The Geopoly module is an alternative interface to the [R-Tree extension] that uses the [http://geojson.org | GeoJSON] notation ([https://tools.ietf.org/html/rfc7946 | RFC-7946]) to describe two-dimensional polygons. Geopoly includes functions for detecting when one polygon is contained within or overlaps with another, for computing the area enclosed by a polygon, for doing linear transformations of polygons, for rendering polygons as [https://en.wikipedia.org/wiki/Scalable_Vector_Graphics | SVG], and other similar operations.

The source code for Geopoly is included in the [amalgamation] but is not included in the library unless the [-DSQLITE_ENABLE_GEOPOLY] compile-time option is used.

Geopoly operates on "simple" polygons - that is, polygons for which the boundary does not intersect itself. Geopoly thus extends the capabilities of the [R-Tree extension] which can only deal with rectangular areas. On the other hand, the [R-Tree extension] is able to handle between 1 and 5 coordinate dimensions, whereas Geopoly is restricted to 2-dimensional shapes only.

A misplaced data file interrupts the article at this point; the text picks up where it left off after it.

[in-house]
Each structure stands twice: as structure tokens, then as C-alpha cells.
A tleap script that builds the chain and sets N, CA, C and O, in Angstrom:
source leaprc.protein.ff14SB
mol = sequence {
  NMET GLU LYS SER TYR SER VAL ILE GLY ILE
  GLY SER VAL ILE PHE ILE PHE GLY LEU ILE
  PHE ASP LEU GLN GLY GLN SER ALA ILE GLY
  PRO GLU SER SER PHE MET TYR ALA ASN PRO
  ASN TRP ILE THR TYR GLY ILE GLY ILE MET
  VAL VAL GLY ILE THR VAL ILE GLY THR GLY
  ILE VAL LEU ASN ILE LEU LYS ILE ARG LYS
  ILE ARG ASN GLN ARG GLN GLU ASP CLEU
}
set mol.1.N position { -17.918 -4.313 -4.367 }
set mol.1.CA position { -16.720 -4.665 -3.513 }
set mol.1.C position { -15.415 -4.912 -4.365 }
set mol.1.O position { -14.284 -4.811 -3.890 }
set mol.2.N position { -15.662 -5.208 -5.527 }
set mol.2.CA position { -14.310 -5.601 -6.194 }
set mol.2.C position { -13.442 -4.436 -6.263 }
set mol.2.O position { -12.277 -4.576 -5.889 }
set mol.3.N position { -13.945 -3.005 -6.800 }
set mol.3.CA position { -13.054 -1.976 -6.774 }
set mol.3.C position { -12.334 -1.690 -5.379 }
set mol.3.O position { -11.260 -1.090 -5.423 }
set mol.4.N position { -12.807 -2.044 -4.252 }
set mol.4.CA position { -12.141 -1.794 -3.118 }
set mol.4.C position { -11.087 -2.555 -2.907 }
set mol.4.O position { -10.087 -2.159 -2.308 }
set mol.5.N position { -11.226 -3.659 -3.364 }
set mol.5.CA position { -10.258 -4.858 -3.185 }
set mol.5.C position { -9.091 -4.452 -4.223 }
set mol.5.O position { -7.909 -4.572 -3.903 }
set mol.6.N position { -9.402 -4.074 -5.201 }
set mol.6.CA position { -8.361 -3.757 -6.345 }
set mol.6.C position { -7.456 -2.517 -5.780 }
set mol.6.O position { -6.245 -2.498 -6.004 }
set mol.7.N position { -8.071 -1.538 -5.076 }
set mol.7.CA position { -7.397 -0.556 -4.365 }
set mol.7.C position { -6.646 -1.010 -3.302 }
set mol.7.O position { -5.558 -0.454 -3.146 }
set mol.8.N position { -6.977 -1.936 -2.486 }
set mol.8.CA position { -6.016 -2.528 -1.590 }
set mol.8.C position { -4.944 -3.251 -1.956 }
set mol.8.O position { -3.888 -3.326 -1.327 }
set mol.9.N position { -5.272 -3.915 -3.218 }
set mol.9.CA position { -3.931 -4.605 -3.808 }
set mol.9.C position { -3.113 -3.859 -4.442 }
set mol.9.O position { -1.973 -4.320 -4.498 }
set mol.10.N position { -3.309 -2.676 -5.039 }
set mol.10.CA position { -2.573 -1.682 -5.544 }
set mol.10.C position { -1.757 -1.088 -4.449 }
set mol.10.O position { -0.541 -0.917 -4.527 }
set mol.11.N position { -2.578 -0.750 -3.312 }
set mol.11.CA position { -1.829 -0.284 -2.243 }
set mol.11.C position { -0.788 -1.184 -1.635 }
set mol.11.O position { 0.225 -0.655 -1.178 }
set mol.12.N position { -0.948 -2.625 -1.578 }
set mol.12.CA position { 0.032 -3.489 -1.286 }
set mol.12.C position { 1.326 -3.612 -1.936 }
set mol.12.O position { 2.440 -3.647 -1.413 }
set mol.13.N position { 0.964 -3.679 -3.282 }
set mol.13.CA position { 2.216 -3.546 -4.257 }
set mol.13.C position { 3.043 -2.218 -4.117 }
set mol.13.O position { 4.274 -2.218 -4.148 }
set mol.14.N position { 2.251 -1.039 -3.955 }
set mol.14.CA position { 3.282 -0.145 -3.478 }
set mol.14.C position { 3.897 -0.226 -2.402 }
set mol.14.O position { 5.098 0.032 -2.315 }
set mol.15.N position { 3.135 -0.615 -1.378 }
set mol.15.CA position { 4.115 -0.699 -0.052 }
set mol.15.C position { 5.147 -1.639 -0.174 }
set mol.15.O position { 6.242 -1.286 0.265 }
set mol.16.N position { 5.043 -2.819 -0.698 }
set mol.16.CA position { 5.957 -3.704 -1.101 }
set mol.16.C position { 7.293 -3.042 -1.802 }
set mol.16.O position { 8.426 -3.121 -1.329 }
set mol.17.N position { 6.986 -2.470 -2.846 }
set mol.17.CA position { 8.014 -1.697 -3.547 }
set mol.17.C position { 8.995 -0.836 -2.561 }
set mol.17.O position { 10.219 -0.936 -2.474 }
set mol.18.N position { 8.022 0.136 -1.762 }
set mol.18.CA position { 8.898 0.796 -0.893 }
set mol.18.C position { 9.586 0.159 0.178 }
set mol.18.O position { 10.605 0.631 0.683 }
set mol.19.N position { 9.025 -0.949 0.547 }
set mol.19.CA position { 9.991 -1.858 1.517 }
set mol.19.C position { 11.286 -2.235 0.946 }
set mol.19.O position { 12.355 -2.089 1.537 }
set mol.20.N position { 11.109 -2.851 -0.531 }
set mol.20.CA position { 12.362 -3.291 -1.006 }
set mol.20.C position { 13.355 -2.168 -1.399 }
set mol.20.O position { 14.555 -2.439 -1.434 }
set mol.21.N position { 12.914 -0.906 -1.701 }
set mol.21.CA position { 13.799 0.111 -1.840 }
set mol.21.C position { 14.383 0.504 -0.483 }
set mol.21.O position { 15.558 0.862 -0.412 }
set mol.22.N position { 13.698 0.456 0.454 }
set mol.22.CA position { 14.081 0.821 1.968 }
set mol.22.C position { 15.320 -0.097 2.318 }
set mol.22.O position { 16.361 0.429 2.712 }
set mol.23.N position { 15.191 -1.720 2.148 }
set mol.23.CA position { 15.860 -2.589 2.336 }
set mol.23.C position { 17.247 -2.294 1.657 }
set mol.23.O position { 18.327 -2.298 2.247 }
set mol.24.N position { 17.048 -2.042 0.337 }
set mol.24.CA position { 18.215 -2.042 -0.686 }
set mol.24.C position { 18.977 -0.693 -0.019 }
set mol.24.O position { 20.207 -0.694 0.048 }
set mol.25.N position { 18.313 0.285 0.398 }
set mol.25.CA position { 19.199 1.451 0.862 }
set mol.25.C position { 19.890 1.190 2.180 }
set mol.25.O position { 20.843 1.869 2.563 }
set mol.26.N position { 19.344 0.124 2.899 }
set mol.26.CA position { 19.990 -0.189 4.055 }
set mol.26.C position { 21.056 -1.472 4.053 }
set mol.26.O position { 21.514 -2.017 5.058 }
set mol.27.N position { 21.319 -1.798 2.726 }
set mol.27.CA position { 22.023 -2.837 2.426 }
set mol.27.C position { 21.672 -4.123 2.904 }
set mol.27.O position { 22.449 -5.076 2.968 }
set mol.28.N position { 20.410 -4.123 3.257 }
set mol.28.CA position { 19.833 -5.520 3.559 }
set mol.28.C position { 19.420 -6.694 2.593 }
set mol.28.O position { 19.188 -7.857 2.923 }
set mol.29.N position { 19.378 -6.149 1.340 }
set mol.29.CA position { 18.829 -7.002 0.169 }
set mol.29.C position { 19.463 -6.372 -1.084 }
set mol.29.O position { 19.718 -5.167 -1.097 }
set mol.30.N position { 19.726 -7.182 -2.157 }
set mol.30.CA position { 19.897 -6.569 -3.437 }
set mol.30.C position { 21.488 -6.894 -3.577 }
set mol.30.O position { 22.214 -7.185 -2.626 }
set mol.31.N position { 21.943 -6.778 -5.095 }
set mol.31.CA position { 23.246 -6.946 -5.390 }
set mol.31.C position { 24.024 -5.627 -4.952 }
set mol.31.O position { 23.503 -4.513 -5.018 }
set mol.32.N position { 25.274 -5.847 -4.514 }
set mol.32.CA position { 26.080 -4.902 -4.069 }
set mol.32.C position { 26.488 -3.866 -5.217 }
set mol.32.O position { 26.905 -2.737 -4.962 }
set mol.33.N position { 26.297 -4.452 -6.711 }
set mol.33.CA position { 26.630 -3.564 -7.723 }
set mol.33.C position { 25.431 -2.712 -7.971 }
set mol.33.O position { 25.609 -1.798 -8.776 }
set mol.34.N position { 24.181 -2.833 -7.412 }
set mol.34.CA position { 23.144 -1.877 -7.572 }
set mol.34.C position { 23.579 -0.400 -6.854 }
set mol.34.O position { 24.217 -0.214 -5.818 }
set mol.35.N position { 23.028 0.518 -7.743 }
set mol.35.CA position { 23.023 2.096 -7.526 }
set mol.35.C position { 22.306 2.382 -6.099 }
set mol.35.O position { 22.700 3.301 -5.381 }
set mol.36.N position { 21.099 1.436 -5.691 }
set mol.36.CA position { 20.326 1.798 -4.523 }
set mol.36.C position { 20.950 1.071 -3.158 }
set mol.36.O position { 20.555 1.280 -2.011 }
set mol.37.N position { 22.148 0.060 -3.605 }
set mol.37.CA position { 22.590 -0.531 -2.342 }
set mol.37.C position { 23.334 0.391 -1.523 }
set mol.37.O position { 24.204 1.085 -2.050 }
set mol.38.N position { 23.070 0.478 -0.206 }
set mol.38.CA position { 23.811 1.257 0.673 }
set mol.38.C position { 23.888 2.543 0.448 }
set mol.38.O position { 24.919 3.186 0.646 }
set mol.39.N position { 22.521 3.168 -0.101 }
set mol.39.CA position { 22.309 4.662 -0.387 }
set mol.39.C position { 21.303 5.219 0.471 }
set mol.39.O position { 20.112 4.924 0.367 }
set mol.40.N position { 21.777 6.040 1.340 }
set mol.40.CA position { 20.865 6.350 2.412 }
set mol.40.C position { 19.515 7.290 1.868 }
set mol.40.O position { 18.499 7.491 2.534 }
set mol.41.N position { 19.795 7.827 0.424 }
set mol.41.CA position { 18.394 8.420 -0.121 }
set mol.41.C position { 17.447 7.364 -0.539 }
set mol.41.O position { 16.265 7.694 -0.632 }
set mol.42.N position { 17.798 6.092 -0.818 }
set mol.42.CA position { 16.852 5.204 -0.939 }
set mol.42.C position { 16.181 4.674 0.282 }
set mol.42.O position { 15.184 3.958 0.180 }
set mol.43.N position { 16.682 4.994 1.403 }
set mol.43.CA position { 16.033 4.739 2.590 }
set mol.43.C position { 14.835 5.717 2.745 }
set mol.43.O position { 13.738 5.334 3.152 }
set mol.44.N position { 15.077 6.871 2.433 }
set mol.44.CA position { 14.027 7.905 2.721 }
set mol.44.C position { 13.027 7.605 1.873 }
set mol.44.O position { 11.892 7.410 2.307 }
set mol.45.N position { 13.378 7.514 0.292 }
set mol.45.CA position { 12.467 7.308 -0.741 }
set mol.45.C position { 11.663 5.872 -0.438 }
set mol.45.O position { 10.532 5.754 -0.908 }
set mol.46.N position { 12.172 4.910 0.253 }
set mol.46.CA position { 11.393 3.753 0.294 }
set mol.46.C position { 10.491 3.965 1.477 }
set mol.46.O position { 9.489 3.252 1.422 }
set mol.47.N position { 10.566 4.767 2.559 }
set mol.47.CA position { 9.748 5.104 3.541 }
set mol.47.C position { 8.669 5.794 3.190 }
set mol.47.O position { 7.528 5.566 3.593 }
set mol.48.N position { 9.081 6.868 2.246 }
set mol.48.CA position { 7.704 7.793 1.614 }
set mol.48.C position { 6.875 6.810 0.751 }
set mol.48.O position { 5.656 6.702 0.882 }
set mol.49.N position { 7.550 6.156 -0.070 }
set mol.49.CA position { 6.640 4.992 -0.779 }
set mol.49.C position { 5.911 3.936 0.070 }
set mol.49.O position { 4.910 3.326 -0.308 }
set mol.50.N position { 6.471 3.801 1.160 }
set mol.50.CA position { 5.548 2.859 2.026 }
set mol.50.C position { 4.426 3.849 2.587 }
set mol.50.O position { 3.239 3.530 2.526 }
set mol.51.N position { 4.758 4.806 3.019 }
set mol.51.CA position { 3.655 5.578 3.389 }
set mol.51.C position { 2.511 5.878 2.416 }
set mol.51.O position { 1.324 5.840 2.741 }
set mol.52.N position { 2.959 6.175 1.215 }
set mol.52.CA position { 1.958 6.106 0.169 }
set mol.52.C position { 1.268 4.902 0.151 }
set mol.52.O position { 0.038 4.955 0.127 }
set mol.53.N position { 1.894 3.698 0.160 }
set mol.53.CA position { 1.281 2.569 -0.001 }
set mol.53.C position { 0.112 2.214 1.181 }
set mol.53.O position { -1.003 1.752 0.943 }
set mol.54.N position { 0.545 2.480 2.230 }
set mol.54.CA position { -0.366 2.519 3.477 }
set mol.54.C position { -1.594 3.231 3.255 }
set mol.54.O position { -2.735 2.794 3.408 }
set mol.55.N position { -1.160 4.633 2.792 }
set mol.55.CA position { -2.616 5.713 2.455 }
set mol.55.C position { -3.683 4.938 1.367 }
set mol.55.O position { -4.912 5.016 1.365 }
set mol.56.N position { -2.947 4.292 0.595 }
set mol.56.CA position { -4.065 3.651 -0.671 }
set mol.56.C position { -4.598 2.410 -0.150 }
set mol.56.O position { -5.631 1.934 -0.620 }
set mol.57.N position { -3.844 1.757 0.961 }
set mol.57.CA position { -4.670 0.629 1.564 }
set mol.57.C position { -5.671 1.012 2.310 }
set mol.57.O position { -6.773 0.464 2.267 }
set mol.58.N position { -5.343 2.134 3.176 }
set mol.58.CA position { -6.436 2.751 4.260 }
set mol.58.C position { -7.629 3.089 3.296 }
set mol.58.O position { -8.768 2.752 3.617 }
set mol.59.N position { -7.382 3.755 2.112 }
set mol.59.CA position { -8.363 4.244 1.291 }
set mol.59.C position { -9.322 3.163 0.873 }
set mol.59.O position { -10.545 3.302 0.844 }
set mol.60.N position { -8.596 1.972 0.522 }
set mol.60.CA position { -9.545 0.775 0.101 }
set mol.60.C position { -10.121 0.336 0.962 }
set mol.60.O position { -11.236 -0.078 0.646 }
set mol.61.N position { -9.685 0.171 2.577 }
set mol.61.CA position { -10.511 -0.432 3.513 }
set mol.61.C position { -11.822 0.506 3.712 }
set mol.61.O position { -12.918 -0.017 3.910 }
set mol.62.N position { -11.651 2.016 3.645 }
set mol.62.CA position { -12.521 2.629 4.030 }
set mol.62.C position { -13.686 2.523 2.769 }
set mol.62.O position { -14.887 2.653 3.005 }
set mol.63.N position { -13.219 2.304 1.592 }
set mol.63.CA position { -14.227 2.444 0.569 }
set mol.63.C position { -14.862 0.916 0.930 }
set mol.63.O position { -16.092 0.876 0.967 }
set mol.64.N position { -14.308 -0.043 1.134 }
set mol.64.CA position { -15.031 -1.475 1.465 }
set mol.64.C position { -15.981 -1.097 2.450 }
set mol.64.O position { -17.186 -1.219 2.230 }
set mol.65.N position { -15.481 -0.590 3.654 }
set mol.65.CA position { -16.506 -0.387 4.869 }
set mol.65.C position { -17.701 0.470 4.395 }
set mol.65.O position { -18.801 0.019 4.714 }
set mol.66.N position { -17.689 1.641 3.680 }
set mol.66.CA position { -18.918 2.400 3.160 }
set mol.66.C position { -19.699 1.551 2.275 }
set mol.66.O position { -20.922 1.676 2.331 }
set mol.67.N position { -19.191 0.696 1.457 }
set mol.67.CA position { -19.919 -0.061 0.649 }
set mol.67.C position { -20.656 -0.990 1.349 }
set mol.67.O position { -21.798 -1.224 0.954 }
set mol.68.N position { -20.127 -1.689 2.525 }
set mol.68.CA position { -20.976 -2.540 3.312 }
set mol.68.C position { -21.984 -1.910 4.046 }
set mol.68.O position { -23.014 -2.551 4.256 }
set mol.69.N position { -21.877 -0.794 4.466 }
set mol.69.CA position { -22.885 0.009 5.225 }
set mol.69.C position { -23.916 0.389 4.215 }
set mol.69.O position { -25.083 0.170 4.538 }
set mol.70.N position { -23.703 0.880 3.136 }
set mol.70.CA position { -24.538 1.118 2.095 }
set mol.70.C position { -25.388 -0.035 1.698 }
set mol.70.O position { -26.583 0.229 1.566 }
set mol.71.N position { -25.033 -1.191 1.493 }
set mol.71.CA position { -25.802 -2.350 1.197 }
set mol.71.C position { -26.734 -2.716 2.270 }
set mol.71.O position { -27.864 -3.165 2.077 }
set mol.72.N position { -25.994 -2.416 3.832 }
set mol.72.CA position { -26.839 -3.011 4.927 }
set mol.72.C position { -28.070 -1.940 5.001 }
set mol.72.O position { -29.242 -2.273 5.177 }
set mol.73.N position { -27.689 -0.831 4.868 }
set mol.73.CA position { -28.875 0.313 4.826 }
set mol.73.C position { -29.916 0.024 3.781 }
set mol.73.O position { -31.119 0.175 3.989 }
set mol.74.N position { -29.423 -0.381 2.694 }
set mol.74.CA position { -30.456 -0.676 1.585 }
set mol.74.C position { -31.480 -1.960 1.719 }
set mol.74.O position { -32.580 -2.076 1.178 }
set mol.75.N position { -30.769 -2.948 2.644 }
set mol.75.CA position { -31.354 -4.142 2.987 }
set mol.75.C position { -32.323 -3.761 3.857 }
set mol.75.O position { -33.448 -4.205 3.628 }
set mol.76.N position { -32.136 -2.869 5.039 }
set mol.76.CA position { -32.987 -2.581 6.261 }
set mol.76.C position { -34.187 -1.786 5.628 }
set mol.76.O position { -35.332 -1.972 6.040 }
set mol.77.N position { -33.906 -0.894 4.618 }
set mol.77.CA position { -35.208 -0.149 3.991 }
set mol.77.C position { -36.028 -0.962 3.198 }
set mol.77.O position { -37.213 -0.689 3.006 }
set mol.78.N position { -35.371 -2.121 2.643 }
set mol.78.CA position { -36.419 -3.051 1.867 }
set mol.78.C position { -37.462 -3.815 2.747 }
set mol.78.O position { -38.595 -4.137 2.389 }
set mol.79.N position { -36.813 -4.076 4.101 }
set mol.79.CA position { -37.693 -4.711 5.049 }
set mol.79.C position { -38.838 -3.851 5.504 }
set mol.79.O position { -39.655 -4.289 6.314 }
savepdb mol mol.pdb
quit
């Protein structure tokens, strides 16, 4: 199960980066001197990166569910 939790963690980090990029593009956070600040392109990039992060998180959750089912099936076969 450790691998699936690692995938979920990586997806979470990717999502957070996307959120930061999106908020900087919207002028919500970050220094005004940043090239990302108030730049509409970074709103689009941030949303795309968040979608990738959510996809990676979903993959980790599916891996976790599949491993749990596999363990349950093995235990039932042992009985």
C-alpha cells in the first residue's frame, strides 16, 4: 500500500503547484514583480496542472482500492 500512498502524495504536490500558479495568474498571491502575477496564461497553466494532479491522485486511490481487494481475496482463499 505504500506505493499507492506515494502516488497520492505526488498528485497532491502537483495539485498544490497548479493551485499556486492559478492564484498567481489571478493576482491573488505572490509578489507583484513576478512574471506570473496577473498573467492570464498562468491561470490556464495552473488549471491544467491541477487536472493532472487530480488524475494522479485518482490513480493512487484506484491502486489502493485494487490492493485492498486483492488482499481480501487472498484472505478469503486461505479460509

Each polygon in the Geopoly module can be associated with an arbitrary number of auxiliary data fields.

The [https://tools.ietf.org/html/rfc7946| GeoJSON standard] is syntax for exchanging geospatial information using JSON. GeoJSON is a rich standard that can describe nearly any kind of geospatial content.

The Geopoly module only understands a small subset of GeoJSON, but a critical subset. In particular, GeoJSON understands the JSON array of vertexes that describes a simple polygon.

A polygon is defined by its vertexes. Each vertex is a JSON array of two numeric values which are the X and Y coordinates of the vertex. A polygon is a JSON array of at least four of these vertexes, and hence is an array of arrays. The first and last vertex in the array must be the same. The polygon follows the right-hand rule: When tracing a line from one vertex to the next, the area to the right of the line is outside of the polygon and the area to the left is inside the polygon. In other words, the net rotation of the vertexes is counter-clockwise.